I've also written another file (WiFi-ArtNet.cpp) that implements a subset of the ArtNet protocol, in particular the broadcast of ArtDMX messages that is implemented on ETC lighting consoles. Because the function calls are identical to the ones for sACN, is uses the same WiFi-DMX.h file and does not require any changes to the controller program. Just include WiFi-ArtNet.cpp in the sketch directory instead of WiFi-sACN.cpp. Normally, I'd have routines which would do either, depending on the initialization, but doing it this way saves program memory because only what you are using is included, a consideration with microcontrollers that don't have much memory.
I've also rewritten many of the controller programs to take advantage of these receivers. In particular:
When you order these from overseas, it takes as long as a month for them to arrive. Some are available from US sources (particular the Sonoff) with faster shipping, so keep that in mind when you search for a supplier.
One big warning about using relays controlled over WiFi: The signal to turn off the device controlled by the relay may be delayed or lost, so don't use them for things where safety requires an immediate shut-off. Also, be very careful when working with devices that are using or controlling line power.
I've also used the sACN receiver in the code for a simple DMX gateway. It requires only the ESP8266 processor and a single integrated circuit (some thing with two NAND gates, like a 74HC00) used as a differential driver and to generate the DMX protocol's break signal. Here's a drawing of how to hook it up, and a picture of my prototype.
At present, I'm playing around with wired DMX using the Atmel AVR microcontollers that are used for the original Arduino boards. In particular, I have both a DMX receiver and a DMX transmitter, and am about to combining them as the starting point for a low-cost DMX tester.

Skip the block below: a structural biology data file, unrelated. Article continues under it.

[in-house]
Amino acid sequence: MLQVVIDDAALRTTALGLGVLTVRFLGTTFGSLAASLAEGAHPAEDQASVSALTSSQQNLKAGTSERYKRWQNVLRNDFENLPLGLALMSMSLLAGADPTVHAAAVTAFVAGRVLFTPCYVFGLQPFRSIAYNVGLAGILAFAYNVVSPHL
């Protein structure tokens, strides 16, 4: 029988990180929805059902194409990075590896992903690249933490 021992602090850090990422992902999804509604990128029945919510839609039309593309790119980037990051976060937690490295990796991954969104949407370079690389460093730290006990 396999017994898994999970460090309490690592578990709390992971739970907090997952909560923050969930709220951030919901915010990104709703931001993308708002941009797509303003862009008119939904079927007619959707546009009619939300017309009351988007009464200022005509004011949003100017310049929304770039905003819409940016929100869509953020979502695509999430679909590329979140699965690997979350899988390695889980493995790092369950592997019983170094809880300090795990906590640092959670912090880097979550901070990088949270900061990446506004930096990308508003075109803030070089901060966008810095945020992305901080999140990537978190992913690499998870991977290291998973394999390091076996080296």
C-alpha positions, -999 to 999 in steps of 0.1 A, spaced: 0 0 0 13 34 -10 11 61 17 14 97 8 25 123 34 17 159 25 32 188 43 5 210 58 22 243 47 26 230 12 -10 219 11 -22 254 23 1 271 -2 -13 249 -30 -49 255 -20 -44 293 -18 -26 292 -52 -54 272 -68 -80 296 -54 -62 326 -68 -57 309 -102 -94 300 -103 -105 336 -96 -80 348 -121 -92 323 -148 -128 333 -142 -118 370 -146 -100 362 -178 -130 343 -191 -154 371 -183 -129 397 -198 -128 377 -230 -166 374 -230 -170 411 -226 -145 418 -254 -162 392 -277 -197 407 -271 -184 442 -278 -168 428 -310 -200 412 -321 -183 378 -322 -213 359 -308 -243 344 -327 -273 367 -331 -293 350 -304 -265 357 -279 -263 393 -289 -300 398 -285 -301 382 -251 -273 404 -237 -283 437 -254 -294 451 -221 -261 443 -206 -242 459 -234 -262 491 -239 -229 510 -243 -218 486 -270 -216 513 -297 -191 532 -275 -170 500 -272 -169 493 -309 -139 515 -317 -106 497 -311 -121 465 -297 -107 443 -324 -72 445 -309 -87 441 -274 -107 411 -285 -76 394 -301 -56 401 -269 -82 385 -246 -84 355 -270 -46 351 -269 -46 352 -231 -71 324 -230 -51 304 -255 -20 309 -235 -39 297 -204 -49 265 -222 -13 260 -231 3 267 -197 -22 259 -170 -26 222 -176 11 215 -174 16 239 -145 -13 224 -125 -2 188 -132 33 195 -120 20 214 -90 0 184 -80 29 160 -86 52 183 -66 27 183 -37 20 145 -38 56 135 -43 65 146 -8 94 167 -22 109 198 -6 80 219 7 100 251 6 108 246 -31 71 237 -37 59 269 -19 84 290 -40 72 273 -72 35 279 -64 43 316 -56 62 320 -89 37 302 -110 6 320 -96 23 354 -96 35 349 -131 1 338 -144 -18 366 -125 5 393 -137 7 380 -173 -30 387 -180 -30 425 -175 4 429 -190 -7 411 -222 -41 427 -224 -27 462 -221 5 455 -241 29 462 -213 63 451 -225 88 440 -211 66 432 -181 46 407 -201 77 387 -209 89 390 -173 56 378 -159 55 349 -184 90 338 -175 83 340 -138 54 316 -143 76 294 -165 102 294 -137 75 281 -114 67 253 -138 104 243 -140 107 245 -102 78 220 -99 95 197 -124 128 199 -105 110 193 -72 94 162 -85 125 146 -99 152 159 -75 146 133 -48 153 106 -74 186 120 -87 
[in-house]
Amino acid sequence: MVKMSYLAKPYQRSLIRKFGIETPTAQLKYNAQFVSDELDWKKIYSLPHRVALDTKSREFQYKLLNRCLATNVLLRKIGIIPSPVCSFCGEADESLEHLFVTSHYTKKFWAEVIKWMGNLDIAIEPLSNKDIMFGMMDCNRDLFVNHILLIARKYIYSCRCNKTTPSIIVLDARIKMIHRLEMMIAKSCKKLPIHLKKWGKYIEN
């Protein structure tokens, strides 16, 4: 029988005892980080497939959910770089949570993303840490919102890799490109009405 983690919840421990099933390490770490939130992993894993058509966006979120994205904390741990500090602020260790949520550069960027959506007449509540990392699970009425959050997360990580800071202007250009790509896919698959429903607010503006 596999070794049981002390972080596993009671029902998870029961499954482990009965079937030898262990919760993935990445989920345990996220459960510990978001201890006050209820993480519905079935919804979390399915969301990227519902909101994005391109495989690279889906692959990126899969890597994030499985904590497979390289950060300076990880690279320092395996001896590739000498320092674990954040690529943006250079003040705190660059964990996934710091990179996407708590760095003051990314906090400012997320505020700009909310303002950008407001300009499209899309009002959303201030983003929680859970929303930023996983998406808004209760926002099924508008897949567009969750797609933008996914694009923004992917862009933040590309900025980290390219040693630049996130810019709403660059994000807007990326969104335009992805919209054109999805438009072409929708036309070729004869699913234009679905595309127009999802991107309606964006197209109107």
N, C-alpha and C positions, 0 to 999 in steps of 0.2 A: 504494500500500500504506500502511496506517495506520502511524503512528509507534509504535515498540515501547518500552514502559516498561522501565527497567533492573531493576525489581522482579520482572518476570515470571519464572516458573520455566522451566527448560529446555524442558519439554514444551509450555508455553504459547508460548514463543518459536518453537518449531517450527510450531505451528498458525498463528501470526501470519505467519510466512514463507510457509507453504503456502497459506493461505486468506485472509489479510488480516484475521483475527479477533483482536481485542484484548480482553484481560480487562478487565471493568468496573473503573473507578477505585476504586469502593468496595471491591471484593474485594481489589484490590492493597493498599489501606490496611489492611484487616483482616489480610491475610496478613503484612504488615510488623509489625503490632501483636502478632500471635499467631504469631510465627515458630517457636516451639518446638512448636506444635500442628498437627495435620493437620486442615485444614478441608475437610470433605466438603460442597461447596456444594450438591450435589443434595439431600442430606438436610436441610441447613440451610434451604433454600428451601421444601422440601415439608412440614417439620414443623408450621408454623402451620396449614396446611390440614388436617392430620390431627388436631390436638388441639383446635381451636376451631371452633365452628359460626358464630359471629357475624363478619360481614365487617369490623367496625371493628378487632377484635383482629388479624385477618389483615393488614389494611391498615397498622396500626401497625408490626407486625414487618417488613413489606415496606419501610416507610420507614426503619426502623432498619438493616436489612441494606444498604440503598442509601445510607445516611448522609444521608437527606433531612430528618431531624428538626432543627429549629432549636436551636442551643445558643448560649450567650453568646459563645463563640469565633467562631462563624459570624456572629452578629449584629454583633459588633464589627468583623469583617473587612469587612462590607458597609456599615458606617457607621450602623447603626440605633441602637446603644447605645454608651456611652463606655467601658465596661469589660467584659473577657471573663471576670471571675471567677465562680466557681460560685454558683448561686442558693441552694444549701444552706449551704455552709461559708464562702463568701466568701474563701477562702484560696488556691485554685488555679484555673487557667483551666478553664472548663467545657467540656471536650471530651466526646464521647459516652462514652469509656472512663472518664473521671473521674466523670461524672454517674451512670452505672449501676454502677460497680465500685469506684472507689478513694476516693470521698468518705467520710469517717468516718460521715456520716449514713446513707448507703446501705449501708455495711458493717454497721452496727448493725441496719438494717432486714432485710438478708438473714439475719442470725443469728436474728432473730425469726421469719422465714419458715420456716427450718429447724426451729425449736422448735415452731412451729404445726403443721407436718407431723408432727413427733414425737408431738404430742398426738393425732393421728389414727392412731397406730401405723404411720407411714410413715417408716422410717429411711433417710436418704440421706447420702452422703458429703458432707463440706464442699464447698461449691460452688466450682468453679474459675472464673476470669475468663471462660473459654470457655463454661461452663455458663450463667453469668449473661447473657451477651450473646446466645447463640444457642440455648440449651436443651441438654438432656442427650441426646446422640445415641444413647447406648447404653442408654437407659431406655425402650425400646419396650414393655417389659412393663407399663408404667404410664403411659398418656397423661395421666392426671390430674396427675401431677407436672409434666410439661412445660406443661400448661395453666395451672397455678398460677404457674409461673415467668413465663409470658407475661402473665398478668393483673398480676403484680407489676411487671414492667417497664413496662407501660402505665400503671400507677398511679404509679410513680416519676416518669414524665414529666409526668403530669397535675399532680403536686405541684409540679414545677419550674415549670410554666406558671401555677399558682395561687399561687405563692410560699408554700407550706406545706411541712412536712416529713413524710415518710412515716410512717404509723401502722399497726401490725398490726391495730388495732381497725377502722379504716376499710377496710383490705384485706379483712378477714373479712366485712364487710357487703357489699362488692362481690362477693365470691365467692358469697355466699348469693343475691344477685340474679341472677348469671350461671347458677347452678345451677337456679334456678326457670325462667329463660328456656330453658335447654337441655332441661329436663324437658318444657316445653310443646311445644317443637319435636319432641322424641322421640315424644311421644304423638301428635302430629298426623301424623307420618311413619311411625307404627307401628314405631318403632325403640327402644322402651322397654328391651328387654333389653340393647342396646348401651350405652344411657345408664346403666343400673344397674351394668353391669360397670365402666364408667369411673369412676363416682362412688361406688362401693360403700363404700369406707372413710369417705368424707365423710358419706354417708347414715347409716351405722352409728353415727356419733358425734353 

I'm also planning on extending my simple ArtNet receiver to handle more of the protocol, in particular polling and point-to-point transmissions based on the poll results. And I'm looking at an implementation of both that and the sACN receiver for wired Ethernet instead of WiFi. The problem there is that there aren't microprocessors that have integrated Ethernet, like the EXP8266 integrates WiFi, so a variety of chips are used, some of whose software doesn't support the multicasting required for sACN or handles broadcast well as required by ArtNet.
When I have all those things done, I'll put together a new version of the DMX receiver routines that work with sACN and ArtNet, connected using WiFi, Ethernet, or wired DMX-512. Your program will work with all those DMX sources, depending only on the particular receiver you include in your sketch subdirectory.
And suggestions of other useful things to do are always welcome.
It seems like most computer programs come with some sort of license today. So ...
You are free to use these programs for your production without any royalty payment, and to modify them as necessary. Enjoy!
Please let the author know how you are using them, especially if you are doing something fun with them. Definitely let him know if you find a bug or change it to work better, so future users can benefit. Email: email@example.com
And, of course, no warranty and no liability for damages.
Last modified 2017-06-05